Photocopy—Right and Wrong

William B. Bean, MD
Arch Intern Med. 1966;117(5):611-613. doi:10.1001/archinte.1966.03870110003001.
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Gadflies should remember to goad as well as to gad about. Let me consider a new problem which confronts those interested in the writing, editing, and publishing of scientific and medical information. How can we keep publishers and printers in business and their necessary profits viable if subtle threats endanger the laws of property upon which competitive life depends in a democratic society. Some years ago I sharply attacked discriminatory journal subscription rates which put a special and unfair burden on libraries, the repositories of scientific information. My essay neither wrecked the culprits nor rectified the meagre budget of many libraries. Such unfair practices still prevail.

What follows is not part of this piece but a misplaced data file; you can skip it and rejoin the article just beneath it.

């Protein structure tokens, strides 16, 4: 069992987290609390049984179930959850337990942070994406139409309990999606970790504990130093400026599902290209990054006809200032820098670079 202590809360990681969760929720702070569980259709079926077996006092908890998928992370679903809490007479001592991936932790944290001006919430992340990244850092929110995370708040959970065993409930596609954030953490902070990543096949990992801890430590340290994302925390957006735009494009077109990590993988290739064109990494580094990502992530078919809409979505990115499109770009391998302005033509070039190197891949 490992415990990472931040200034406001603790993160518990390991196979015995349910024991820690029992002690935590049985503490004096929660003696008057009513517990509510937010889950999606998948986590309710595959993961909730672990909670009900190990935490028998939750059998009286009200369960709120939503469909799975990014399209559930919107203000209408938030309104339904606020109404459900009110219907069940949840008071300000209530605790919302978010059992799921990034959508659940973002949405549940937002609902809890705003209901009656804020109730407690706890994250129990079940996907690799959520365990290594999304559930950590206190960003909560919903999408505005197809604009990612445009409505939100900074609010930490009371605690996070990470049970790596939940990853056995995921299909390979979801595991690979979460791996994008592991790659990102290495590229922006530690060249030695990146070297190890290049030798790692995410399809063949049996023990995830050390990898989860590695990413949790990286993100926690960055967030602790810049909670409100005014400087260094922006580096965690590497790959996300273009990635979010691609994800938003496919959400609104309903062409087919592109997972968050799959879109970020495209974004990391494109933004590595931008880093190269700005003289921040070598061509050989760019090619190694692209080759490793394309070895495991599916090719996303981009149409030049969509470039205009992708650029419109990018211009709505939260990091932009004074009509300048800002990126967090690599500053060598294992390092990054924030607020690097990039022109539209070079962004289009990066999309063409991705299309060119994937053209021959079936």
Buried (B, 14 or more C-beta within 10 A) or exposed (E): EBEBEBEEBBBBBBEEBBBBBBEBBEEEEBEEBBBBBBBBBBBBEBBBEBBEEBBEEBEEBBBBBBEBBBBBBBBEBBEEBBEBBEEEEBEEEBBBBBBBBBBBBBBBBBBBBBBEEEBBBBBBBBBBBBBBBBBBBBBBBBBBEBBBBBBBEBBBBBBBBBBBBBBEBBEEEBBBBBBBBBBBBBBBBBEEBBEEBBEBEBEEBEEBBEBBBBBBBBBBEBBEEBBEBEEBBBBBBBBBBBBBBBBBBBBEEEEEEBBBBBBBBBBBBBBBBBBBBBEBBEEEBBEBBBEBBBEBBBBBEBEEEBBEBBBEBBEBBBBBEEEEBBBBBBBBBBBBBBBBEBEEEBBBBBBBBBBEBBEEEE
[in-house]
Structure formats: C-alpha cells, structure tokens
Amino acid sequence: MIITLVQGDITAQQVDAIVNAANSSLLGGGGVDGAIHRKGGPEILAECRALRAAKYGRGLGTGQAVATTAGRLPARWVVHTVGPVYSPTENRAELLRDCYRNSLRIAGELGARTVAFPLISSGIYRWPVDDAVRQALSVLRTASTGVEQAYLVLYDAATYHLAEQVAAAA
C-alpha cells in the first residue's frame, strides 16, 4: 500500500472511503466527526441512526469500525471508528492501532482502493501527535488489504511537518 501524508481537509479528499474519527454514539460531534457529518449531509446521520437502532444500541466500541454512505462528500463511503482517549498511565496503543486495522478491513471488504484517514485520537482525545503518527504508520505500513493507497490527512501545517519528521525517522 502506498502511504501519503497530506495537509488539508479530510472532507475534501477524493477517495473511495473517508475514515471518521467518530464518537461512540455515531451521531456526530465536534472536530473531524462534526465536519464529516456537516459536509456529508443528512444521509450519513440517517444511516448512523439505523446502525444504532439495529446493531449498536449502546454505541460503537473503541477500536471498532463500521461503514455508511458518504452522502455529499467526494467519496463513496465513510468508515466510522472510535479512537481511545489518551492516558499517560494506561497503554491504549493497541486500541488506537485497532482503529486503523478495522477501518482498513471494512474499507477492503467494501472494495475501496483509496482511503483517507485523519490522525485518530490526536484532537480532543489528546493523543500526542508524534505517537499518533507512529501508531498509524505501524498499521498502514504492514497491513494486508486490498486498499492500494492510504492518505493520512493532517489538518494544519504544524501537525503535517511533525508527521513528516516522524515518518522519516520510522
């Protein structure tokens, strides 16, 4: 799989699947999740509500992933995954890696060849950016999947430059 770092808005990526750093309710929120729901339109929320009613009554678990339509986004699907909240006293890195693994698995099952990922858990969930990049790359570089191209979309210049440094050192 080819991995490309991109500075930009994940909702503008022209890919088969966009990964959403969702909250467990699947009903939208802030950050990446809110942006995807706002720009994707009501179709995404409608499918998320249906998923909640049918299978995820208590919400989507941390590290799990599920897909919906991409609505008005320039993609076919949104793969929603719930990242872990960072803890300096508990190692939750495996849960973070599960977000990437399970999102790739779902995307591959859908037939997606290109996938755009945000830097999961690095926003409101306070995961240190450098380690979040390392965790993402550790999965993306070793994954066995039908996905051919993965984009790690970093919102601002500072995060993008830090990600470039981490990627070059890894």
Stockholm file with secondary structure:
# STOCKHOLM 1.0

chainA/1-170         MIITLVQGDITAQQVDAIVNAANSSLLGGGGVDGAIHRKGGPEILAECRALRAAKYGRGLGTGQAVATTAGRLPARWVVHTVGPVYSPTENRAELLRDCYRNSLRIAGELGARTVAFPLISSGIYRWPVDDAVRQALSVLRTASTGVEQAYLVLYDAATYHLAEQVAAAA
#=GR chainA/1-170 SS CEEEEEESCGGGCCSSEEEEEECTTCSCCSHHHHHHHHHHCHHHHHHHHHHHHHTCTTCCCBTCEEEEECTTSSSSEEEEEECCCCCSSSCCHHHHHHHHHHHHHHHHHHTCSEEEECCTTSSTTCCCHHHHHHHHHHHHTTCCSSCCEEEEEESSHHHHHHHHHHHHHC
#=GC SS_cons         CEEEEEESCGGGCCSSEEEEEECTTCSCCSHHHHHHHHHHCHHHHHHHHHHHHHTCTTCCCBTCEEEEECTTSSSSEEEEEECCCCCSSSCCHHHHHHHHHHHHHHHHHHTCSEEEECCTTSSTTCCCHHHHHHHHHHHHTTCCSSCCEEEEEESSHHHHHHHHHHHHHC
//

But now a new and different problem confronts us. Within the last three or four years, all unwittingly, libraries, other institutions, businesses, and persons have been party to the new developments in the technology of photocopying which may get out of control. Instant copying


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